The Theater Chamber Players of Kennedy Center are five Japanese musicians who play a Mozart quintet as though they had been born in Vienna. Or rather, the Theater Chamber Players are an unusual pair of singers -- countertenor Derek Ragin and tenor James McDonald, who blended their voices superbly, without other accompaniment in a highly specialized and delicate kind of music: the two-part madrigals of 14th-century Italy. Finally, the Theater Chamber Players are a highly skilled and very heterogeneous group with a special expertise in contemporary music.
All three of these groups fit comfortably into the conglomerate of 30 performers under the musical direction of Leon Fleisher that is one of Washington's most extraordinary musical organizations. On Saturday night, 11 members of the group joined Fleisher in a program that spanned six centuries.
Ragin and McDonald opened with the beautifully elaborate harmonies and counterpoints of Jacopo da Bologna and Giovanni da Cascia preserved in the Squarcialupi Codex of 14th-century Florence. This is music that looks ahead directly to the Renaissance and hides elaborate art under an appearance of sweet simplicity. Both singers were excellent, but Ragin made an especially strong impression simply because a good countertenor is so much rarer than a good tenor -- and Ragin is a very good countertenor indeed.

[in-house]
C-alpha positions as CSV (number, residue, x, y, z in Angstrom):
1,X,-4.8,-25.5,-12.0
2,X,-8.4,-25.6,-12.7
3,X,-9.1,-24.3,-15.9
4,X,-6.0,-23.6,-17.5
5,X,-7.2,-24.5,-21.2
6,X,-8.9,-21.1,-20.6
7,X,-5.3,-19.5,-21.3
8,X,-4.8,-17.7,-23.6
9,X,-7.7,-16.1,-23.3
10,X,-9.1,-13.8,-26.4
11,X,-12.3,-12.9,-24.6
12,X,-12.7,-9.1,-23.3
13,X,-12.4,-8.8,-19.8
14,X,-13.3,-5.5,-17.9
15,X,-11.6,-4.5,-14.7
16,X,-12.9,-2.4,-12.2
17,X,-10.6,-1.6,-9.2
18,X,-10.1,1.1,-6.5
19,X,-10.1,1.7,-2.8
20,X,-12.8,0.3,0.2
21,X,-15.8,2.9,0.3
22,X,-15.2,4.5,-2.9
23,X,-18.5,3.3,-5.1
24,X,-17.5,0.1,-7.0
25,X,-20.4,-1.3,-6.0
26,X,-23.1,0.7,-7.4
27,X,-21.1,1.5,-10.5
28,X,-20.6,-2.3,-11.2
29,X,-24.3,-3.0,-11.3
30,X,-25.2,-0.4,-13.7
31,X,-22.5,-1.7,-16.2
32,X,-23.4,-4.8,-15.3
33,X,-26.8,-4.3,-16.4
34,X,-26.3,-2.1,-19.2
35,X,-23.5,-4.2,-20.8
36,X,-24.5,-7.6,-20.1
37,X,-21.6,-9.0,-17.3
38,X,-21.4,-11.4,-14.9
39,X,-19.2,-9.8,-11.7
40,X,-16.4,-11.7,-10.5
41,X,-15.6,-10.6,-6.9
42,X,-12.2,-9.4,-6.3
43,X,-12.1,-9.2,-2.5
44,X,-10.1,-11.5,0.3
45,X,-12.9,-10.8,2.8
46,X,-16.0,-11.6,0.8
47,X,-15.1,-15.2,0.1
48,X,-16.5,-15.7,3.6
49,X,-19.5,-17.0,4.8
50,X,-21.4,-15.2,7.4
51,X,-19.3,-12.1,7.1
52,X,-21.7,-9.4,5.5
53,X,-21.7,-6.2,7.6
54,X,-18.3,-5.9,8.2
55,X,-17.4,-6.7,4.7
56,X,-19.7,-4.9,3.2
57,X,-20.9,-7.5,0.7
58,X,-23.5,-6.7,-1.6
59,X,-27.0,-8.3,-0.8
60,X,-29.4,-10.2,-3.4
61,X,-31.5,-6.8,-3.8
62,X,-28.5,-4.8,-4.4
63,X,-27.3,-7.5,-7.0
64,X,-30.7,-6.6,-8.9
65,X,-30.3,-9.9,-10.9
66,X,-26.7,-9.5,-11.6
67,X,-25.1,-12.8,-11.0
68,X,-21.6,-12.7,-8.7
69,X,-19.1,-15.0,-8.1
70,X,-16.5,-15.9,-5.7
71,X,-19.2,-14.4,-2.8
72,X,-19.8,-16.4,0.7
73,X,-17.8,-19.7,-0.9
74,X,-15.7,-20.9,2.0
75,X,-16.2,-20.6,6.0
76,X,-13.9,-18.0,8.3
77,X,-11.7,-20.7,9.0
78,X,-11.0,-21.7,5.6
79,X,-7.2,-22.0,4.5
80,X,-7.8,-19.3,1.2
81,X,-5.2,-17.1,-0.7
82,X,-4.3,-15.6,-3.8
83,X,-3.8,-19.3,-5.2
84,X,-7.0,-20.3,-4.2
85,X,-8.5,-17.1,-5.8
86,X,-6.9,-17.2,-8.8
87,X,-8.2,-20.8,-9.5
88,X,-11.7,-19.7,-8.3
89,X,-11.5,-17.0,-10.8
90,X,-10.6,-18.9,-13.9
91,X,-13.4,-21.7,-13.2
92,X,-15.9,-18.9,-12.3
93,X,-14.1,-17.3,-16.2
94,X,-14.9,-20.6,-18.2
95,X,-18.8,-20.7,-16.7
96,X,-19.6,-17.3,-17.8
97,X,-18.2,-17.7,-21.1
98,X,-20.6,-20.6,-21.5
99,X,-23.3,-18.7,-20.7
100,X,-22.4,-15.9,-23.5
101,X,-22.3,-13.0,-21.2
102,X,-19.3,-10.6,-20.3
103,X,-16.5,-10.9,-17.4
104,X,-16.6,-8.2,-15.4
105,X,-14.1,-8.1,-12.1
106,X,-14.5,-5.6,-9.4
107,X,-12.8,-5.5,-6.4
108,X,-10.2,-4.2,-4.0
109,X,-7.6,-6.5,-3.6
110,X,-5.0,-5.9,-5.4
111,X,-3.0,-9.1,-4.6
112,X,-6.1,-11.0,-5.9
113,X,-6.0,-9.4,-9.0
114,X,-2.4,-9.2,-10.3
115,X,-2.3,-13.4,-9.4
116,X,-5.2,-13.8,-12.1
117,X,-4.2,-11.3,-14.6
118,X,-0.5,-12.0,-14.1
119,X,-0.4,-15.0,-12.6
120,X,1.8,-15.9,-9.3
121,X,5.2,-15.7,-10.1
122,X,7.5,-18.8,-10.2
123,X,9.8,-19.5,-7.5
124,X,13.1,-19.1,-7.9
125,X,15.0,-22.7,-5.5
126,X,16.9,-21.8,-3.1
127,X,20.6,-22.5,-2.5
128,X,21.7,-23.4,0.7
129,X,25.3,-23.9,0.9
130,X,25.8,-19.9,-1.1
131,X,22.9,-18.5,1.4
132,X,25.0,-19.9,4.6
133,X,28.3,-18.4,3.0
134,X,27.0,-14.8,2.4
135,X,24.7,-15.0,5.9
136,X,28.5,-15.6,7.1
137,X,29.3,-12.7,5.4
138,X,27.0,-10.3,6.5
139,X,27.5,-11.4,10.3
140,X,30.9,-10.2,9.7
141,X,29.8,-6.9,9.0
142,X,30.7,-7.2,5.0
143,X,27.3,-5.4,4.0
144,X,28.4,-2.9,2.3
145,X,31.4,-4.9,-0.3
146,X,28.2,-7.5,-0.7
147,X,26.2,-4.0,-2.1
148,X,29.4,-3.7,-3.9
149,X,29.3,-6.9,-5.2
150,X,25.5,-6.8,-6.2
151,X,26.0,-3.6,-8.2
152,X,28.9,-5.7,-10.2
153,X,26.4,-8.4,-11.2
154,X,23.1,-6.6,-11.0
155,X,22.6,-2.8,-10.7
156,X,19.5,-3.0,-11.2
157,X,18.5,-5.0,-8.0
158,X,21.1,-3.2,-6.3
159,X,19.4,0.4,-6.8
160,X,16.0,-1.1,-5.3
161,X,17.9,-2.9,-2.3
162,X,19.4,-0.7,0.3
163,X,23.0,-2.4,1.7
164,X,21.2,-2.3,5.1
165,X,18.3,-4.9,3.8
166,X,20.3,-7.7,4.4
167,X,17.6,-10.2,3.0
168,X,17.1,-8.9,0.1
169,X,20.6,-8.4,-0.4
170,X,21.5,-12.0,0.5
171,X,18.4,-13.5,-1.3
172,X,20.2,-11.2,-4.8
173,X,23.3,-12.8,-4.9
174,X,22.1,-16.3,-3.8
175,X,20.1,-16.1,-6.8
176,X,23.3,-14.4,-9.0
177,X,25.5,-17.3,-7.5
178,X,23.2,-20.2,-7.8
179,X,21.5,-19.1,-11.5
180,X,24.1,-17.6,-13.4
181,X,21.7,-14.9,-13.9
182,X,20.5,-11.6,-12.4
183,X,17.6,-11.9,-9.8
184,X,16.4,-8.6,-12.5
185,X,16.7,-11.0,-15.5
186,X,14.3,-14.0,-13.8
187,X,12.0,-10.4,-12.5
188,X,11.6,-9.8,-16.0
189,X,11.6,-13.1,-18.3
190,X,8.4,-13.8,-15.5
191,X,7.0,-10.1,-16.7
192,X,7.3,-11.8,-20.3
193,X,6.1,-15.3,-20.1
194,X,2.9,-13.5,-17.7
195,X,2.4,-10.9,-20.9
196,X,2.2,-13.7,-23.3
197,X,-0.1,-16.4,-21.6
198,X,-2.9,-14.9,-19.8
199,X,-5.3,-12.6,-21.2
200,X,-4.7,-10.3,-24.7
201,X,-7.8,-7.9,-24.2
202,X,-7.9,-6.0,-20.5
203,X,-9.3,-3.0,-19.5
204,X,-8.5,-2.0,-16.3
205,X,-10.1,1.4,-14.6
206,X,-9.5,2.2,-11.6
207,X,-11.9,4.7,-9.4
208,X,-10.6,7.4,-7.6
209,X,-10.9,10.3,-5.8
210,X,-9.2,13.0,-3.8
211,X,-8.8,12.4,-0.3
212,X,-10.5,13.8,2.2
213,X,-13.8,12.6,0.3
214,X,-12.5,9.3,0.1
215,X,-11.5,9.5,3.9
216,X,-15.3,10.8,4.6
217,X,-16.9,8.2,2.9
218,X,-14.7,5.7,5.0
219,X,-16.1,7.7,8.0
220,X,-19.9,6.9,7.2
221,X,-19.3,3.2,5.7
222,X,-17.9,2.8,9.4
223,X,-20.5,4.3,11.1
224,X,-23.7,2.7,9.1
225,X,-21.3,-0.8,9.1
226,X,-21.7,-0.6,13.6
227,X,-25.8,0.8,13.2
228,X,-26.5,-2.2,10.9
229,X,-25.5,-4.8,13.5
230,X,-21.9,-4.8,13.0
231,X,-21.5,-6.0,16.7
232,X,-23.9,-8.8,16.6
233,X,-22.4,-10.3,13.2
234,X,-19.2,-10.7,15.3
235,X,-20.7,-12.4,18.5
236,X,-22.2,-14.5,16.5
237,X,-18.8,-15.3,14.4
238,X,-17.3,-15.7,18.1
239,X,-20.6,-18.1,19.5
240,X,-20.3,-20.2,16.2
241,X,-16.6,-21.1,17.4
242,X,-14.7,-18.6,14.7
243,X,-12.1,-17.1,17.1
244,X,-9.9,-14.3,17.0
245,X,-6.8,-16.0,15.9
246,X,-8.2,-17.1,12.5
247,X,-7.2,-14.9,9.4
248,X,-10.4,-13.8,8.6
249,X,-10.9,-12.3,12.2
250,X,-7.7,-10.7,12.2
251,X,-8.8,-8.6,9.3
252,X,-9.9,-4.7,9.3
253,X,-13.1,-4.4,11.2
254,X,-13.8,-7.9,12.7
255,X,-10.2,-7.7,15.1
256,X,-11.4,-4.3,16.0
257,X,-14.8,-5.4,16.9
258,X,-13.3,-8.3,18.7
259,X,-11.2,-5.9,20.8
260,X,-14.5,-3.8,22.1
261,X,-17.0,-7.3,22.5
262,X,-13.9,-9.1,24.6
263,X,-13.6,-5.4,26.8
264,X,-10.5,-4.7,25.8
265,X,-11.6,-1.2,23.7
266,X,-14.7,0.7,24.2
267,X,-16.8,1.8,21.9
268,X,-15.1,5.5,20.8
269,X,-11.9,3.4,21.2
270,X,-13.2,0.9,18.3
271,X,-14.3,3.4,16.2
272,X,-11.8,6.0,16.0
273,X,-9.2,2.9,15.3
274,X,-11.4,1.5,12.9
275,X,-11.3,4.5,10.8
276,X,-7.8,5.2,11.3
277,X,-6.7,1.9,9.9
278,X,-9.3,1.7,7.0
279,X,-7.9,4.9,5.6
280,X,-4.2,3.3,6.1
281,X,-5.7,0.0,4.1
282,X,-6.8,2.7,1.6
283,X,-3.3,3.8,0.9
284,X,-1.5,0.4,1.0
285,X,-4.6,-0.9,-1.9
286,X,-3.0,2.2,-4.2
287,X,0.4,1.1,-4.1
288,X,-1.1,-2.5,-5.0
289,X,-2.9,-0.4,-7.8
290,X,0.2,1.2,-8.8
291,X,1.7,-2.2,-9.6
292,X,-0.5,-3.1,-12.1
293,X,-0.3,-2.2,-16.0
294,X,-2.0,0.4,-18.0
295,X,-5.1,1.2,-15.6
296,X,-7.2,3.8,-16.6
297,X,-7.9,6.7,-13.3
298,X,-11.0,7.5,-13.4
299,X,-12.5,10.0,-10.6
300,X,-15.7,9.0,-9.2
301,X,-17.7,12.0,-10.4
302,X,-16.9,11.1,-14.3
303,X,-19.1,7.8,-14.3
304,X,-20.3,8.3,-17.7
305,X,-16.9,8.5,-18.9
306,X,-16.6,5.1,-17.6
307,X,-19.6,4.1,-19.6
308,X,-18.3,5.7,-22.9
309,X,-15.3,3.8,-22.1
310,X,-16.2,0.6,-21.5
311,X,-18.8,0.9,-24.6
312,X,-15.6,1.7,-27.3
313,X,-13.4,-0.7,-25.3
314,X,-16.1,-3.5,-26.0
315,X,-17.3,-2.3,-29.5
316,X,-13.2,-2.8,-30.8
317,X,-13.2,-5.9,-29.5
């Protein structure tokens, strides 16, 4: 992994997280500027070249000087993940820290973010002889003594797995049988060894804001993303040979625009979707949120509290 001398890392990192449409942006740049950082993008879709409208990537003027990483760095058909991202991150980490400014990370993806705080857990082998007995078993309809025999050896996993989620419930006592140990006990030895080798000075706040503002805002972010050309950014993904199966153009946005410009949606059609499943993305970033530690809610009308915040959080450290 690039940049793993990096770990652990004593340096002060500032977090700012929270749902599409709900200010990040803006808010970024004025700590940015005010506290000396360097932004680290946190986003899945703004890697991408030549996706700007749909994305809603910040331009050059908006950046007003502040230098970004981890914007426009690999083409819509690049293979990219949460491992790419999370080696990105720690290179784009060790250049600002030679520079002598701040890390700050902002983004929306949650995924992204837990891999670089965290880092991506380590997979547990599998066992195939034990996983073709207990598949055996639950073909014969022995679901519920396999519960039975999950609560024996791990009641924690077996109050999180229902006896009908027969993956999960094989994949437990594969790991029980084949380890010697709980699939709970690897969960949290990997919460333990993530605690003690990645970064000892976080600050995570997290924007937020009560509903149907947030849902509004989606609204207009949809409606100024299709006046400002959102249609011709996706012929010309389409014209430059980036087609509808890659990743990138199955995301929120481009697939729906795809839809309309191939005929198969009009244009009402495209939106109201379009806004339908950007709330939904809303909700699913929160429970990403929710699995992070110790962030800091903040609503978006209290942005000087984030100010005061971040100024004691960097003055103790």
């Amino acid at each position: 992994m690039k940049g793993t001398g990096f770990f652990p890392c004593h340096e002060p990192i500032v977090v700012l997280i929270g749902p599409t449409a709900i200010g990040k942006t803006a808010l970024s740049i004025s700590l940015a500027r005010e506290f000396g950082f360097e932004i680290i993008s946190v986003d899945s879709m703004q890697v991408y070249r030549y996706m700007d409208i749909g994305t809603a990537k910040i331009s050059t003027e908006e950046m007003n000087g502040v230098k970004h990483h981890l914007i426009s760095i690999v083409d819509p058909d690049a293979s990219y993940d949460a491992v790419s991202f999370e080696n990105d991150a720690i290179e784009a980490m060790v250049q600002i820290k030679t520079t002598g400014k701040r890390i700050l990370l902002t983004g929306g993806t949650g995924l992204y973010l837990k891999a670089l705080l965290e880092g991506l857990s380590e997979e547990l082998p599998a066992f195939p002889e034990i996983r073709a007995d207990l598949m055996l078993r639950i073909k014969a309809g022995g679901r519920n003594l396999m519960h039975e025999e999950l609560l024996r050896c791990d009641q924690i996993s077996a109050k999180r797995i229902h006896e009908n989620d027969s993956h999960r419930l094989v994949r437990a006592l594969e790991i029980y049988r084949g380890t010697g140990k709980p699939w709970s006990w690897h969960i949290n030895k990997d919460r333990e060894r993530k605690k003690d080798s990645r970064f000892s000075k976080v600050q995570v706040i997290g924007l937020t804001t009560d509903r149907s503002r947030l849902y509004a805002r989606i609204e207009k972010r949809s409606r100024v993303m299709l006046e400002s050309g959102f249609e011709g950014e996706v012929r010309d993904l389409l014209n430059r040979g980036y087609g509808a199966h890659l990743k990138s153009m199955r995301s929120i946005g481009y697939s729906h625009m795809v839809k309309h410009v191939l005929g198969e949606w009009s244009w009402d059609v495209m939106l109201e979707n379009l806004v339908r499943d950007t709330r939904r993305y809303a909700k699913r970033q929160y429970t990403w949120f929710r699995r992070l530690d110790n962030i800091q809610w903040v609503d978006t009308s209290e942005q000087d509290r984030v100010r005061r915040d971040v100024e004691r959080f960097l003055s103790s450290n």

The modern segment of the program was "Ave Maris Stella" by Peter Maxwell Davies -- a serene but vivid and sometimes mysterious series of nine musical landscapes, perhaps landscapes of the soul as well as of the British seacoast of the Orkneys where the composer had gone to live before composing this music. It contrasts sharply with some of his earlier work, which dealt very colorfully with disturbed psychological states, but it is no less striking in its quiet way. It requires playing of the utmost delicacy, and that is what Fleisher's baton evoked from such players as Albert Merz on marimba, Loren Kitt on clarinet, Dina Koston on piano and Hakuro Mori on cello.
Mori was one of the five players who concluded the program with Mozart's Quintet in G Minor, one of the most powerful pieces of chamber music composed before the late quartets of Beethoven, deeply emotional in a way that 18th-century music rarely is. The quintet, headed by violinist Koichiro Harada, who was the founding leader of the Tokyo Quartet, performed not only at the high technical level one expects when Harada is present but also with a total identification with the music's emotional richness.
Any one of these performances could have been the climax of a more specialized program by an ensemble with less versatility. The fact that all were presented under the auspices of one group is a sign of the musical richness we enjoy in this unusual organization.